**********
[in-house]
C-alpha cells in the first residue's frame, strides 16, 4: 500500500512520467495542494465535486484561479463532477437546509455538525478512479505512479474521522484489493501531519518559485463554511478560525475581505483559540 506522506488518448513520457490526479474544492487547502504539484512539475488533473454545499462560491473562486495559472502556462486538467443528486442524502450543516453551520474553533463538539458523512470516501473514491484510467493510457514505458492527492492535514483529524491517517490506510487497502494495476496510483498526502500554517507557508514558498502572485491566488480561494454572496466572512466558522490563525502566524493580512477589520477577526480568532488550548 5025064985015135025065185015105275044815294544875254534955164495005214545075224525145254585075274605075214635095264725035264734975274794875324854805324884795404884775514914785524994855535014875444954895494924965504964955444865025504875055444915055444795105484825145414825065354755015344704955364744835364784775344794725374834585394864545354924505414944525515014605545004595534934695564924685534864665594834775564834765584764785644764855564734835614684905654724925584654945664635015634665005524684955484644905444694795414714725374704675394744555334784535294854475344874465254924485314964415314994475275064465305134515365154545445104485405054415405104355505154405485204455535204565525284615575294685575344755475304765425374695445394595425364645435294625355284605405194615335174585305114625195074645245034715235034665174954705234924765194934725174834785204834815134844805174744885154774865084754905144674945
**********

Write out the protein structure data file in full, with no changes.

[in-house]
C-alpha cells in the first residue's frame, strides 16, 4: 500500500512520467495542494465535486484561479463532477437546509455538525478512479505512479474521522484489493501531519518559485463554511478560525475581505483559540 506522506488518448513520457490526479474544492487547502504539484512539475488533473454545499462560491473562486495559472502556462486538467443528486442524502450543516453551520474553533463538539458523512470516501473514491484510467493510457514505458492527492492535514483529524491517517490506510487497502494495476496510483498526502500554517507557508514558498502572485491566488480561494454572496466572512466558522490563525502566524493580512477589520477577526480568532488550548 5025064985015135025065185015105275044815294544875254534955164495005214545075224525145254585075274605075214635095264725035264734975274794875324854805324884795404884775514914785524994855535014875444954895494924965504964955444865025504875055444915055444795105484825145414825065354755015344704955364744835364784775344794725374834585394864545354924505414944525515014605545004595534934695564924685534864665594834775564834765584764785644764855564734835614684905654724925584654945664635015634665005524684955484644905444694795414714725374704675394744555334784535294854475344874465254924485314964415314994475275064465305134515365154545445104485405054415405104355505154405485204455535204565525284615575294685575344755475304765425374695445394595425364645435294625355284605405194615335174585305114625195074645245034715235034665174954705234924765194934725174834785204834815134844805174744885154774865084754905144674945